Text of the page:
Forget it was ever there!

But the problem is actually much, much worse than that.  The truth of the matter is, your mental "house" isn't much like a real house at all.

If you could take the way your brain is really mapped out, and convert it into a real house, there would be lots of one-way trapdoors and crawlspaces, and bizarre arrangements whereby you can get from room A to B easily, but to get back from B to A you have to crawl through the attic and circle 'round the house three times!

Now I don't mean this is how your memory for facts and information works.  People vary quite a bit in how organized their factual memory is, but it's not really that important one way or another.

No, the kind of memory I'm talking about is your active memory.  The kind of memory that contains "rooms" for each of your mental states: your moods, your habits, and other learned patterns of behavior.

In The House Of Your Mind, There Are Many Rooms

For example, let's say that there's a person at work who really annoys you.  Whenever you interact with him, you might go into your "being annoyed by an annoying pest" room.  And in that room are all of your little tics, grunts, and stifled screams about having to deal with that person.  The way you roll your eyes when he leaves, and the way you can't seem to concentrate on anything else after he's gone.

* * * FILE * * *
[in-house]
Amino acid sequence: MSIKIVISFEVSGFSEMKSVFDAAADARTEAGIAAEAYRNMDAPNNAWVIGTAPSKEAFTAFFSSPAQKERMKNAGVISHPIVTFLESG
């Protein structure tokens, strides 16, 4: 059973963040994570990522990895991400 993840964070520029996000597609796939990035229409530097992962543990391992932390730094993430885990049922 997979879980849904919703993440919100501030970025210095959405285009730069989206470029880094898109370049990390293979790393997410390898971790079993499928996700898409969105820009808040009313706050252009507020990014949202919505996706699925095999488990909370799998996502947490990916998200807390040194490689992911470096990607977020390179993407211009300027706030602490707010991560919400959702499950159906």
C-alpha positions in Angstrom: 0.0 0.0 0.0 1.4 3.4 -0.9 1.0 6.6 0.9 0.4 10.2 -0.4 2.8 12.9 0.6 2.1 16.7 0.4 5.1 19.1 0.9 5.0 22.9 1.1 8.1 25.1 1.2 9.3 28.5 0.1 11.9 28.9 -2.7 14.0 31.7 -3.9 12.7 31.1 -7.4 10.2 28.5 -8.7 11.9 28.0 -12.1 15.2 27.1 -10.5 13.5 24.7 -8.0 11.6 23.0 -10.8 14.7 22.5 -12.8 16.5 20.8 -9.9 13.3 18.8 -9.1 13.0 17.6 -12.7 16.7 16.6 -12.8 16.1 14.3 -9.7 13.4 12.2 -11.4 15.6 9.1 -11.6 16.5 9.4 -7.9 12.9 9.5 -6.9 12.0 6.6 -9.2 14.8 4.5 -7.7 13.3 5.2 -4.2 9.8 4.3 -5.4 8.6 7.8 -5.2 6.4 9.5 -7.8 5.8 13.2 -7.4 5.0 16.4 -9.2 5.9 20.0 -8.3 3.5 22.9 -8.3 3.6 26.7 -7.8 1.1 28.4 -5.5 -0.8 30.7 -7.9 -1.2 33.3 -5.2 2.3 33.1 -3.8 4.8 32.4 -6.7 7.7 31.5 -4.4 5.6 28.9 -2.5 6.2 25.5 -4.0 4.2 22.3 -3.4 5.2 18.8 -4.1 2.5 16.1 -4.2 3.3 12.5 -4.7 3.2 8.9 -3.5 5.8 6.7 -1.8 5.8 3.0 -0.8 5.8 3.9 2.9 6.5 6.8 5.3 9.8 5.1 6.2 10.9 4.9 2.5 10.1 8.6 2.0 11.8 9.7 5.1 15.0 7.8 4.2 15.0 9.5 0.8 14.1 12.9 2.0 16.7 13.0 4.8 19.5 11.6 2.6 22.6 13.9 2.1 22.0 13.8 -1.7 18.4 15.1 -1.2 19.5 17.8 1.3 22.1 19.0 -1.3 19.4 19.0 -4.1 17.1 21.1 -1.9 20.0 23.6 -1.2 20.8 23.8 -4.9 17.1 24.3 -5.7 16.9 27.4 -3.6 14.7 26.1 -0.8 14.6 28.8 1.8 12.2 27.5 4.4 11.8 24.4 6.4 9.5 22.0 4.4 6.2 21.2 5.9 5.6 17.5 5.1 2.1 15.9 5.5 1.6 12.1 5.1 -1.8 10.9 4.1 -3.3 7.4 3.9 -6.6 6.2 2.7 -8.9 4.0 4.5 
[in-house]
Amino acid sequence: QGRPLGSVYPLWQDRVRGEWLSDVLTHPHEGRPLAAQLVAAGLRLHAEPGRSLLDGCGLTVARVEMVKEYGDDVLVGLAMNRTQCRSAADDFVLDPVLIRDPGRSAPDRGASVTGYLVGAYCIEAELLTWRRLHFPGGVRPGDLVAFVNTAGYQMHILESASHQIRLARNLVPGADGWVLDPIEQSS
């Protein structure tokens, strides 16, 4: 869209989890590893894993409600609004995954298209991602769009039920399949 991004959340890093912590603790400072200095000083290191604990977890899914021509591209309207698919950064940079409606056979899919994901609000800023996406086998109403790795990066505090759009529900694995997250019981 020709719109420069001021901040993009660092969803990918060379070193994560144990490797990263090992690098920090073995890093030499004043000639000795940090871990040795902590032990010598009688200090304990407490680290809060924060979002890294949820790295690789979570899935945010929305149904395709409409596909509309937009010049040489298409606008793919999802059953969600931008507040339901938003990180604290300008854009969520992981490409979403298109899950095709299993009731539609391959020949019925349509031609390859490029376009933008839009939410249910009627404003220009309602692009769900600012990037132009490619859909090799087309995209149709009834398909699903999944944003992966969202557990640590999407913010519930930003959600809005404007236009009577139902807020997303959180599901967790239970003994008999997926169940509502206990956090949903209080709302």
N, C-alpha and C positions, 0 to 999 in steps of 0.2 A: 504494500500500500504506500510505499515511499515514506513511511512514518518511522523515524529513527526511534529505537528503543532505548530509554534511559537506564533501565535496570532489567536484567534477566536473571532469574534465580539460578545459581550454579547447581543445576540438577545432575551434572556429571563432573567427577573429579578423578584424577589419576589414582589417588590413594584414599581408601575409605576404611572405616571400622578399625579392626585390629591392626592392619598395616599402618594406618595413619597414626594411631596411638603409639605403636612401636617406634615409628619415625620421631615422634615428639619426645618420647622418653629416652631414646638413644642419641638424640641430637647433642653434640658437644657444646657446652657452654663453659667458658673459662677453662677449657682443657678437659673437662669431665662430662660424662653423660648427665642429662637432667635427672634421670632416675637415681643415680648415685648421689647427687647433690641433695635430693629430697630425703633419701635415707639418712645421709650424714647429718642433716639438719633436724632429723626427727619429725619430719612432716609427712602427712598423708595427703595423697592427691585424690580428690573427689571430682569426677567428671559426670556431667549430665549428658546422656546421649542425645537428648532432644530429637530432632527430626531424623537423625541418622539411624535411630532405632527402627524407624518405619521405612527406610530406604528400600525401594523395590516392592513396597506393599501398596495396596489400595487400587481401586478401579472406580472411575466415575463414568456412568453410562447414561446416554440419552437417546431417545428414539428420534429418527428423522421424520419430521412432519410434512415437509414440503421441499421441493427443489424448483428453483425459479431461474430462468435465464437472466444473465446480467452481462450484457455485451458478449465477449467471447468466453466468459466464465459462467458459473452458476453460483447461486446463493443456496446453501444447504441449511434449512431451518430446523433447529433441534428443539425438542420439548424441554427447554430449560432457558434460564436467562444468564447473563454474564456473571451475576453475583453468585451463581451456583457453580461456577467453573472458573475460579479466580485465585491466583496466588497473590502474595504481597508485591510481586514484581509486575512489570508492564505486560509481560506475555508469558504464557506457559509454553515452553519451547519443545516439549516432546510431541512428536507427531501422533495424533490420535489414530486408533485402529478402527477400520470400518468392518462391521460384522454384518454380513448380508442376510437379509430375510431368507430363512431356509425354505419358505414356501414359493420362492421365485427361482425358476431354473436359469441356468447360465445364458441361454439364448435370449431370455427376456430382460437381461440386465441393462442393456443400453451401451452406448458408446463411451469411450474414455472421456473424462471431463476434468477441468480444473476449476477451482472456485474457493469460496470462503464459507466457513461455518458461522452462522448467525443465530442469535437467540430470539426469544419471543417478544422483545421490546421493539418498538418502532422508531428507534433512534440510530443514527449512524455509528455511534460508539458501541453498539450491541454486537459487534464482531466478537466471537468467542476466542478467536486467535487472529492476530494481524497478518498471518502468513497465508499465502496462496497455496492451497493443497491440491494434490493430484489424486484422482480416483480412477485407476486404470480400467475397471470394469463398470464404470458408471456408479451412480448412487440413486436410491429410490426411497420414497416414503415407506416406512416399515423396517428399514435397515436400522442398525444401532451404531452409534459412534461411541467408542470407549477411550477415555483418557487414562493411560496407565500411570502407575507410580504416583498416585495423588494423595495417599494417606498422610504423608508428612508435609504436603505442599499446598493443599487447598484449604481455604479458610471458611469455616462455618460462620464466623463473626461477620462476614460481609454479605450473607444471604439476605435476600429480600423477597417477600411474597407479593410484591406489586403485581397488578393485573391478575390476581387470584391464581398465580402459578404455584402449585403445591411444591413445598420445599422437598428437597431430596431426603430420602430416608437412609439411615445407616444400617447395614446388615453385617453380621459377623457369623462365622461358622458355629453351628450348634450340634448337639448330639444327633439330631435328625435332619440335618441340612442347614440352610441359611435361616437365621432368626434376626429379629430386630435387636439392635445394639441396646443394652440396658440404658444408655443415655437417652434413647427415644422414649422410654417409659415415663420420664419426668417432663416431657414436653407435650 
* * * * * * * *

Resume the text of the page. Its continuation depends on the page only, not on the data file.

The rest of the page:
And maybe, in this "annoyed" room, the exit is only in the ceiling, and you have to first bang on the wall in three different places before the ceiling trapdoor will open.  So, whenever you end up in the "annoyed" room, it might take you half the day before you can get out and back to your "productive and creative" room again!

So why does your mental "house" get this way?  Well, it's pretty simple, actually.

Imagine, if you will, an empty brain.  A blank slate.

A foundation with no walls, if you will.

Over time, it learns to respond to particular circumstances.  To link certain inputs, with certain desirable outputs.  So, we learn that input "A" means we should give response "A", and input "B" means we should give response "B".

Meanwhile, beneath our conscious awareness, our mind is grouping and matching our experience, looking for commonalities based on distinct physical and emotional states.  Like say, being "annoyed".  Or "creative".  Or "sad".  Or "lonely".